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The Dangers of Nature to Civilization

One of the battles property owners have to participate in is that of protecting development from wildlife.  One of my favorite attributes of civilization is electricity – and that means it is also something at risk from threats of the wild.  It is nowhere near uncommon for our power supply and systems to come under attack from animals – and not just those in our home, but also those that run our vehicles and maintain city utilities.  Wildlife attacks on utilities like electricity, cable, phone, and internet services aren’t just limited to mice or rats either – squirrels, raccoons, rabbits, and a whole slew of insects such as ants, termites, cockroaches, and more.  In fact, ants have become the number one electrical nuisance in Texas – they have shorted out stoplights and caused huge traffic jams, broken air conditioners, filled utility boxes, and made a habit of disrupting service all over for everyone.

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Service professionals and home owners alike agree: there is little rhyme or reason as to why all kinds of animals from the teeniest tiniest ant to the largest, lumbering cow will make a meal of electrically charged wires.  Domesticated animals such as pet rabbits, cats, or dogs are just as guilty as attic-invading vermin.  Seismologists have seen grazing cows make a meal out of their wires, while electricians have sworn deer have nibbled at theirs.  One thing is certain – electricity seems to not just attract but also affect nature in all sorts of ways. nutjobmoviepsy_zps1371d765[1]600full-over-the-hedge-(widescreen-edition)-artwork[1]

Contrary to what your adorable nine year old might tell you, raccoons aren’t attacking your phone lines and squirrels aren’t taking out your power so that they can take over your home and have unlimited access to your pantry in the style of ‘Over The Hedge’ or ‘The Nut Job’.  As a matter of fact, there are few of these electrically-invasive species that do perceive electricity and electronics as a food source.  Doing damage to our systems and utilities often is a side-effect of other motivating factors.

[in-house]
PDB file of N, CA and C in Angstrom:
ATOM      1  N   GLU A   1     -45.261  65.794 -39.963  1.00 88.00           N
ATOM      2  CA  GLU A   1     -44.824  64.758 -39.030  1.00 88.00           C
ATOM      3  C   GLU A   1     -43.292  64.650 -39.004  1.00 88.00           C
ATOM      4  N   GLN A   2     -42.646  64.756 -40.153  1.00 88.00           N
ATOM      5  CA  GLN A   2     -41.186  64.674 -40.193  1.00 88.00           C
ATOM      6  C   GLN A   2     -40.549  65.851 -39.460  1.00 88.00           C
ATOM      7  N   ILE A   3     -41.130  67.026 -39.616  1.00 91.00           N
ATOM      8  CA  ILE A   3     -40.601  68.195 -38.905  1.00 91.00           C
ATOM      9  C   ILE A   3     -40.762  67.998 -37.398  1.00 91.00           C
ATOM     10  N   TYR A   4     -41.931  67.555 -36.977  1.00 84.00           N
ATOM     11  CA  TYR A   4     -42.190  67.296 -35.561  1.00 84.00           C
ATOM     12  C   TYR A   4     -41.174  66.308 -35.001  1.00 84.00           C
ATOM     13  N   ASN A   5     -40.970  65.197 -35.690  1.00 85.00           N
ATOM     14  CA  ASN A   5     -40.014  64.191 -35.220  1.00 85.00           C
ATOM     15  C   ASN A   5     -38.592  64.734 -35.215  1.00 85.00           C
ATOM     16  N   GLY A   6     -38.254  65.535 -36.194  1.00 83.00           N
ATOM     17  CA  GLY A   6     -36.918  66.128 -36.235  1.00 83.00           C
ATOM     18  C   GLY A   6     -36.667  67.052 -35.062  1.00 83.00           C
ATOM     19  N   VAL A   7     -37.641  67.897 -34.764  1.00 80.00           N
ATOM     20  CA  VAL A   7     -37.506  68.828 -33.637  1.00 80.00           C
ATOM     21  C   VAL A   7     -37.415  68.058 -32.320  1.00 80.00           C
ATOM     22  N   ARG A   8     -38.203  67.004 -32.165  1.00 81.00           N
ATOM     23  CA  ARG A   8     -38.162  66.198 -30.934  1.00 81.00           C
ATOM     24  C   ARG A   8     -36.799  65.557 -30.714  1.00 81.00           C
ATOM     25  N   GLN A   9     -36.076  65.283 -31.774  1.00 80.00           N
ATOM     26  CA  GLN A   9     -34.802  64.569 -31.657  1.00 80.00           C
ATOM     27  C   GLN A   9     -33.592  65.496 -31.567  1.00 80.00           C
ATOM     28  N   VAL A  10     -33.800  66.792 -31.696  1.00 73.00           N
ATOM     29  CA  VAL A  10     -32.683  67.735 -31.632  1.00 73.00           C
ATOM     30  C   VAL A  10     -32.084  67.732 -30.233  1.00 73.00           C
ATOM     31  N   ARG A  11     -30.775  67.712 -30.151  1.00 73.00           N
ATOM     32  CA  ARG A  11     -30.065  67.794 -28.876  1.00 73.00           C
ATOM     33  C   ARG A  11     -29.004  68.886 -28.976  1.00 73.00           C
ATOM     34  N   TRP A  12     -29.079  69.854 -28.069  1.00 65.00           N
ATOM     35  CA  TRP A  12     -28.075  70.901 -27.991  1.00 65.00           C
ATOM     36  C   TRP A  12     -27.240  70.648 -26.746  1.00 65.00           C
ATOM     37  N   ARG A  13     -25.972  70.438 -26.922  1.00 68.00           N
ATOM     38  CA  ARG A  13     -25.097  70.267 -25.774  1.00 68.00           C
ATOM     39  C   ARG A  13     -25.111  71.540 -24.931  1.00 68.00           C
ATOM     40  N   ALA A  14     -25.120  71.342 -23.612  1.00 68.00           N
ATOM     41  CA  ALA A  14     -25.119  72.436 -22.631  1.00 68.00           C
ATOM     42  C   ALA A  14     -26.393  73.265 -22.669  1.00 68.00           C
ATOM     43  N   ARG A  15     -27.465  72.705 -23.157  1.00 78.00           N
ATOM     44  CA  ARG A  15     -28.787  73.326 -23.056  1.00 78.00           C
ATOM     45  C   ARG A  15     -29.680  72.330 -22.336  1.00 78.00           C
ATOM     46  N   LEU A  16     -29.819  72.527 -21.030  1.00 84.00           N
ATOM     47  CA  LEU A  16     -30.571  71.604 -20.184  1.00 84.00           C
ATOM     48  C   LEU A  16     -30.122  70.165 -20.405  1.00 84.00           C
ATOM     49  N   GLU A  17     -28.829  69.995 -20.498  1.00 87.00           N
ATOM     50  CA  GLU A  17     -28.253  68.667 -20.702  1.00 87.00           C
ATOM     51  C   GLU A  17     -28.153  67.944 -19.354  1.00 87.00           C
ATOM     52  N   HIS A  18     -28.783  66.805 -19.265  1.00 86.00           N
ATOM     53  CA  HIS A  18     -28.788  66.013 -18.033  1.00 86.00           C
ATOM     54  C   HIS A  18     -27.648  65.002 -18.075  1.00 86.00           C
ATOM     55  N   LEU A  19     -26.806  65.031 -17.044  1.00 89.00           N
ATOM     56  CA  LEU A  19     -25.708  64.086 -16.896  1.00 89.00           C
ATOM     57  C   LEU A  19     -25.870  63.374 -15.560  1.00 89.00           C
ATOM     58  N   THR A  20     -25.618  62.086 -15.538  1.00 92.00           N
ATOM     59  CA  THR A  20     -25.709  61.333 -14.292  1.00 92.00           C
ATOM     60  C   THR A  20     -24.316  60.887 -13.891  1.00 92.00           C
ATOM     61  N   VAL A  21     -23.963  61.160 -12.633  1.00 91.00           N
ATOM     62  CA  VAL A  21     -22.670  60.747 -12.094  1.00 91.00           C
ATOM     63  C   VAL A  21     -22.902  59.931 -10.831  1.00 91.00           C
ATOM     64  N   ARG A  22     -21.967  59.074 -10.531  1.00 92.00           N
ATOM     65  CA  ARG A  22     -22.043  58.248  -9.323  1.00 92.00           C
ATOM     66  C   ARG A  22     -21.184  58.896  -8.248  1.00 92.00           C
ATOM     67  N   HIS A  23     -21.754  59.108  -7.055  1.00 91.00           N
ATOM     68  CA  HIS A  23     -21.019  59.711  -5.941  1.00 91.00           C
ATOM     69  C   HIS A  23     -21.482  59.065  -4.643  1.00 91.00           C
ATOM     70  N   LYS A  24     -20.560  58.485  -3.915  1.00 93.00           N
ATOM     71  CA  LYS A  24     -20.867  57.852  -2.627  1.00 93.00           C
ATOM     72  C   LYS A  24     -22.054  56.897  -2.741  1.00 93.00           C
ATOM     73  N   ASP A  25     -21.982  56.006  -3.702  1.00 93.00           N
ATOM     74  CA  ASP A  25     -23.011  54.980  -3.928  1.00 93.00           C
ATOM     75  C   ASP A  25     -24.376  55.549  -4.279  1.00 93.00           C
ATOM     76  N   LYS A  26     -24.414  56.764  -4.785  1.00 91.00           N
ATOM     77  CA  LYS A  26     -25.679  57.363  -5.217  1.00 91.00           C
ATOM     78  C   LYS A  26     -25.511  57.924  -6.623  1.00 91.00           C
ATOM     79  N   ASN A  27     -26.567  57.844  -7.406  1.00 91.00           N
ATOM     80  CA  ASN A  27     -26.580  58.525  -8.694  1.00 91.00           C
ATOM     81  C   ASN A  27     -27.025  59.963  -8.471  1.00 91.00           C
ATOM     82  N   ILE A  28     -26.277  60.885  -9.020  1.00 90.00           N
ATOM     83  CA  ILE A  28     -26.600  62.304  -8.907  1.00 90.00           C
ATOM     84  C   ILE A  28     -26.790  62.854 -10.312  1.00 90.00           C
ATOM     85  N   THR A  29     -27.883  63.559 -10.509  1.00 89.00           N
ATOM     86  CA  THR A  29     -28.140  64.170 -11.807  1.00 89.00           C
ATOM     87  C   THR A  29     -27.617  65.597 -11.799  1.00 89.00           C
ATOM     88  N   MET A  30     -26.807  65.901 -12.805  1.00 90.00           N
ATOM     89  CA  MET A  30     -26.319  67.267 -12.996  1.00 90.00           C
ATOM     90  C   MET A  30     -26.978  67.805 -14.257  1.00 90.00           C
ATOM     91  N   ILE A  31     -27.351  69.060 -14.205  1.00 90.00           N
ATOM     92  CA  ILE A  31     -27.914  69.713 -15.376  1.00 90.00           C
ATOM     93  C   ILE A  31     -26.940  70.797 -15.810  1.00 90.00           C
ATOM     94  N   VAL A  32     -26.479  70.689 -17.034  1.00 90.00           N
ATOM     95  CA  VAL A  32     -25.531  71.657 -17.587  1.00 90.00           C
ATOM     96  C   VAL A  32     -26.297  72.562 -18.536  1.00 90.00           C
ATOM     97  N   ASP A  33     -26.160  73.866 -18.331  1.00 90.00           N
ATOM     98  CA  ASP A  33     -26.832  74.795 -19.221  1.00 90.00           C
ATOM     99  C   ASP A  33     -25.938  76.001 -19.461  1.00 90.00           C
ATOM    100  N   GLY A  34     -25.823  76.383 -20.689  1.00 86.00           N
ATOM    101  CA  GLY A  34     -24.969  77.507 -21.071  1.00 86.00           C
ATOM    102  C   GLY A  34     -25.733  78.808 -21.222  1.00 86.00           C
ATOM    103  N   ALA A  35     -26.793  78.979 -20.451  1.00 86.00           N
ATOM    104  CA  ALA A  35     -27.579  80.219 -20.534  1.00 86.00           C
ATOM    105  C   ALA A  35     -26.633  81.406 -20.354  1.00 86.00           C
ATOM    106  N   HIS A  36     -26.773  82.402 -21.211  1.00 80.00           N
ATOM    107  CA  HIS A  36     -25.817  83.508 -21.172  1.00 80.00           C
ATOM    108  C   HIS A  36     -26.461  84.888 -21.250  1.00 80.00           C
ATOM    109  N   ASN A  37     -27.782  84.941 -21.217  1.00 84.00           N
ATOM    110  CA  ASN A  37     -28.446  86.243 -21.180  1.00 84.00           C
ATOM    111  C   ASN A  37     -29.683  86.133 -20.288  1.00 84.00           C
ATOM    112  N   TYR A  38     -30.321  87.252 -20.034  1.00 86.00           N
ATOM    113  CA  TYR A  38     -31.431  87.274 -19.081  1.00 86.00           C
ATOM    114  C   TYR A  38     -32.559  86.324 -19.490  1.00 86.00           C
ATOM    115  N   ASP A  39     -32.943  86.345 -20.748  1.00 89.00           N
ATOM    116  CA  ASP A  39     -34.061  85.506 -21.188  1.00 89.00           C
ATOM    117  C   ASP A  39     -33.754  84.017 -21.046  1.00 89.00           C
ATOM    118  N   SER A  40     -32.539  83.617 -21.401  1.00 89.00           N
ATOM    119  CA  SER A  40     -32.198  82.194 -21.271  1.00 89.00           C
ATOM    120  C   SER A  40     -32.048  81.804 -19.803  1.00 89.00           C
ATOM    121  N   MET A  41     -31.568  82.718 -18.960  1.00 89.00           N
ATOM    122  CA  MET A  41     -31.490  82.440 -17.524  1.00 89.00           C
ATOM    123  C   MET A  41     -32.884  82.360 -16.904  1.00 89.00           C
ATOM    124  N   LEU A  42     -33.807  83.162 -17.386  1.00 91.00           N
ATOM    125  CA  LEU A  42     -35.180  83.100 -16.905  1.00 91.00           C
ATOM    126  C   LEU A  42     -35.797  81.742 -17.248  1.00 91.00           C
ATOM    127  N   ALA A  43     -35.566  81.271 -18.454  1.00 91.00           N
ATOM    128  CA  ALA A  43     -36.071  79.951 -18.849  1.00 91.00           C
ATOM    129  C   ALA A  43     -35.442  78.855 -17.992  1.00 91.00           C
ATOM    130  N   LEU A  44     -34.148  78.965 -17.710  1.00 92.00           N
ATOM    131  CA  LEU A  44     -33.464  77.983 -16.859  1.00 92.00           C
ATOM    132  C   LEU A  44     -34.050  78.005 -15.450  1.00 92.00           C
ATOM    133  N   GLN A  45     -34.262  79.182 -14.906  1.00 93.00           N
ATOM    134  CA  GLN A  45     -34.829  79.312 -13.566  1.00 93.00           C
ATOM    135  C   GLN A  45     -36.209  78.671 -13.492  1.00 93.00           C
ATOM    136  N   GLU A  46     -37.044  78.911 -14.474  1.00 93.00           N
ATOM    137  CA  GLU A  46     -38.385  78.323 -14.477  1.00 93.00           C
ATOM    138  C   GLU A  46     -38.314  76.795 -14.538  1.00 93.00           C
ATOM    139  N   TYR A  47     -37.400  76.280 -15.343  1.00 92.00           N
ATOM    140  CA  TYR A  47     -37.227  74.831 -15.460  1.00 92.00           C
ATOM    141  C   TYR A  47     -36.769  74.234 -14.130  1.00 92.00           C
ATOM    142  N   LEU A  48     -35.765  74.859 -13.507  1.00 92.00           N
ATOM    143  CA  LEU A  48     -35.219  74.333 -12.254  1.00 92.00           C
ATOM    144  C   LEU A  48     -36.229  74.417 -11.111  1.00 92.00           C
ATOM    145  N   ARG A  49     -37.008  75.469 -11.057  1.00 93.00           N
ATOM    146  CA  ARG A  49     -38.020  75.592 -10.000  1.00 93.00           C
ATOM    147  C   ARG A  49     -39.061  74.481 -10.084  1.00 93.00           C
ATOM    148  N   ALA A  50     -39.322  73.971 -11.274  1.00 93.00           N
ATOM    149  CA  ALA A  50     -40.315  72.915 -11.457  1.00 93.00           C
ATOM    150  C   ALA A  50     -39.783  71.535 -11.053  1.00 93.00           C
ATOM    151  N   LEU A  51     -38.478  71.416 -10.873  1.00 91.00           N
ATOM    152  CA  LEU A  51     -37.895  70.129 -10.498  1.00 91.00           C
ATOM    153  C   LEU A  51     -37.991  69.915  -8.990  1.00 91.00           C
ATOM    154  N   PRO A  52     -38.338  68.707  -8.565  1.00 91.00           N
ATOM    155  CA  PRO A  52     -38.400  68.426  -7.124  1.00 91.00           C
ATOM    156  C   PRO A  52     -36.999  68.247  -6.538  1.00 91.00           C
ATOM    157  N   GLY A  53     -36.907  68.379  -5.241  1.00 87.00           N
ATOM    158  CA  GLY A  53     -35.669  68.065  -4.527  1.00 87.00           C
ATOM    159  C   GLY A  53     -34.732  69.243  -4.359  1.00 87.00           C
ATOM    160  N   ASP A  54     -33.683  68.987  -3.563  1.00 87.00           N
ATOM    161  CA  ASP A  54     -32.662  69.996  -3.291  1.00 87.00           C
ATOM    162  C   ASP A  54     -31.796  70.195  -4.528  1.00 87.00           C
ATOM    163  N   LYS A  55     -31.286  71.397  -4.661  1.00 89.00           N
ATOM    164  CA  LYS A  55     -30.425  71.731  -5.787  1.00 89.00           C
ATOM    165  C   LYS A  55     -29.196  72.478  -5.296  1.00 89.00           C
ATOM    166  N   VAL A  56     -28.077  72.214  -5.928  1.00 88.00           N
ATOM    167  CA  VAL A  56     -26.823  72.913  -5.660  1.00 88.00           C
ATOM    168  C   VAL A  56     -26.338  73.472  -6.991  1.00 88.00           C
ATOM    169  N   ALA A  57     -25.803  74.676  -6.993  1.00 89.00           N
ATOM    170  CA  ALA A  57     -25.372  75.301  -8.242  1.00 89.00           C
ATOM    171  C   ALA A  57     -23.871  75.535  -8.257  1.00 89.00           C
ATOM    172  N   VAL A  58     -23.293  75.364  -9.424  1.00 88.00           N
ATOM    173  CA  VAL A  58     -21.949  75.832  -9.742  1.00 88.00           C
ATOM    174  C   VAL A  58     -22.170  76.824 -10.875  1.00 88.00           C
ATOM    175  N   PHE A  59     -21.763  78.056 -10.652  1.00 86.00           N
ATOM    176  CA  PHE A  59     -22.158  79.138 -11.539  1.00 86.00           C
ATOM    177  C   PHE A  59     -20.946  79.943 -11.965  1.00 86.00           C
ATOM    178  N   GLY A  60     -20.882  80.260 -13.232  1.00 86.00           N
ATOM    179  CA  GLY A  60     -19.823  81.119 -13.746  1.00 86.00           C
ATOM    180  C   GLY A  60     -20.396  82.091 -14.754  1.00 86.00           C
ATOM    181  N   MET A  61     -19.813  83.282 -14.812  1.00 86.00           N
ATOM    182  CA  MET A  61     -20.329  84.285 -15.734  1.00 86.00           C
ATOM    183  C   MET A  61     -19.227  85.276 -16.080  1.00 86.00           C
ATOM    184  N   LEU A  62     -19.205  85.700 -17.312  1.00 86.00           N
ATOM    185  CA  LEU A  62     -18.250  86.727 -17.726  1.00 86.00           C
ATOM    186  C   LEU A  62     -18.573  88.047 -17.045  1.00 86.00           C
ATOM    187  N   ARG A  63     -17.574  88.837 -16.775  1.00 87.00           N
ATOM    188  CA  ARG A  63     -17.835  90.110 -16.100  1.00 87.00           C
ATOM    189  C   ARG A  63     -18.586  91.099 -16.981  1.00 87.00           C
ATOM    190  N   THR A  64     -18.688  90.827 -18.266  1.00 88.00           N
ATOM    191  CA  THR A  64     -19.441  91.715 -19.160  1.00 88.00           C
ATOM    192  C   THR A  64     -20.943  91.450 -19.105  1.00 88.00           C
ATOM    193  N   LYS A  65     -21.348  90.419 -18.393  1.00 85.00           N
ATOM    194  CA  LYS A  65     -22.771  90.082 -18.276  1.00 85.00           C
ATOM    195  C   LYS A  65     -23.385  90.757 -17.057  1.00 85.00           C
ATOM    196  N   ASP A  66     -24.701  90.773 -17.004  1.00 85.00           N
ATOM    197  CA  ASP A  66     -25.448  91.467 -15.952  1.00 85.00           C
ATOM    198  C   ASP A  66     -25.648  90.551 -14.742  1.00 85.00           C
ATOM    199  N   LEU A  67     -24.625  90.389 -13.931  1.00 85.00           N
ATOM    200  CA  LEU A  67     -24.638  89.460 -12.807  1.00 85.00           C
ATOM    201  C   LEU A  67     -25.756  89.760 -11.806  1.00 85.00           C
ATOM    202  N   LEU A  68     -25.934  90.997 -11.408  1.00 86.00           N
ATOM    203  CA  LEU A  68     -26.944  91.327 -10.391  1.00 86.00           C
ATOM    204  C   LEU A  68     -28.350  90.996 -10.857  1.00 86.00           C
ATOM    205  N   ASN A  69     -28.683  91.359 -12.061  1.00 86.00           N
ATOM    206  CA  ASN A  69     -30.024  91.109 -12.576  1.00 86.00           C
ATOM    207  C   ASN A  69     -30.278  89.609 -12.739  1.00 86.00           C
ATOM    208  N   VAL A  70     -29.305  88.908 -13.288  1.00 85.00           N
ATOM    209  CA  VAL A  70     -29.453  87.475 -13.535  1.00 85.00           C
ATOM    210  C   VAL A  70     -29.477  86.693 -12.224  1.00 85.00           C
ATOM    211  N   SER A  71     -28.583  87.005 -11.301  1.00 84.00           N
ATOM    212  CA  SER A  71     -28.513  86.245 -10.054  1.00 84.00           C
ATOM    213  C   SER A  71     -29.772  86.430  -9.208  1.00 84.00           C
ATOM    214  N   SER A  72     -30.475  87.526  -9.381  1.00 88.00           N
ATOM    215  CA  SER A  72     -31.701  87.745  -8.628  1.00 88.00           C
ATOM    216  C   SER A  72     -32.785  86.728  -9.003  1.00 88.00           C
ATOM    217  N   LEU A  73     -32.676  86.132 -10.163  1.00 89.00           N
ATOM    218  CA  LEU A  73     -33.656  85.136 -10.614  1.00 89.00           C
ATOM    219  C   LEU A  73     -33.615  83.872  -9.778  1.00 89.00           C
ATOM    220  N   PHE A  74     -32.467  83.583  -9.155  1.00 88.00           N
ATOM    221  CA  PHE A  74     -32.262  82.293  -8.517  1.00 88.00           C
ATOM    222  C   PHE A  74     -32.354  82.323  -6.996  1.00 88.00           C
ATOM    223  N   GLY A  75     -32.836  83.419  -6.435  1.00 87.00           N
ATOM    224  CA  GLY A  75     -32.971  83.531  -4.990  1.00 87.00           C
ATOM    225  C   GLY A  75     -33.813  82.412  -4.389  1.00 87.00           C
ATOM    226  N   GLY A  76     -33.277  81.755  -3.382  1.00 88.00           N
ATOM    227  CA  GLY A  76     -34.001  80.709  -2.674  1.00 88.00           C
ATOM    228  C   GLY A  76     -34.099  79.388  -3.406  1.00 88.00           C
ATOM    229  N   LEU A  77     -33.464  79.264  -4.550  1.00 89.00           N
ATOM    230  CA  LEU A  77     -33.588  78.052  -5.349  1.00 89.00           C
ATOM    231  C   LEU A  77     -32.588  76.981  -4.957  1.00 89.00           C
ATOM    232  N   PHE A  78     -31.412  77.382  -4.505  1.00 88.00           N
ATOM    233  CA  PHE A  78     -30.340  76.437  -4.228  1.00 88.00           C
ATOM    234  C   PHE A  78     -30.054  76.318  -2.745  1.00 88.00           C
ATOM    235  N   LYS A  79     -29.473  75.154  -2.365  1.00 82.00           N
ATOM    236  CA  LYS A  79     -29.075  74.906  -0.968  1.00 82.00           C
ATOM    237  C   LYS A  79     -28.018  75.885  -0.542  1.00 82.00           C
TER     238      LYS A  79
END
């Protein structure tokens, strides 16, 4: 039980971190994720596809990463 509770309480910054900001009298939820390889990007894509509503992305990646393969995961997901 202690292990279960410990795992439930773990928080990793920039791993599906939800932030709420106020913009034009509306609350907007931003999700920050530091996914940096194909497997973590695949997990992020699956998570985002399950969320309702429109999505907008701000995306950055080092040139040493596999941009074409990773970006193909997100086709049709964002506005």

There are whole species of animals who have also built an existence on being ‘electro-receptive’; that is, being specifically sensitive to electrical signals.  Aside from a couple of insects and amphibians, the majority of them actually live underwater which makes sense when one considers its high conductivity.  Sharks, dolphins, eels – these creatures and many more have developed specific sensors for picking up on minute electrical fields.  This also enables electrolocation – finding things via those sensors.  Scientists have proven that shark attack victims who are being actively rescued are more attractive to the shark because the shark is already homed in on their specific electrical signature, and bleeding into the water raises conductivity.  This makes the victims electrical signal register even more strongly, reinforcing the sharks drive to attack their original target.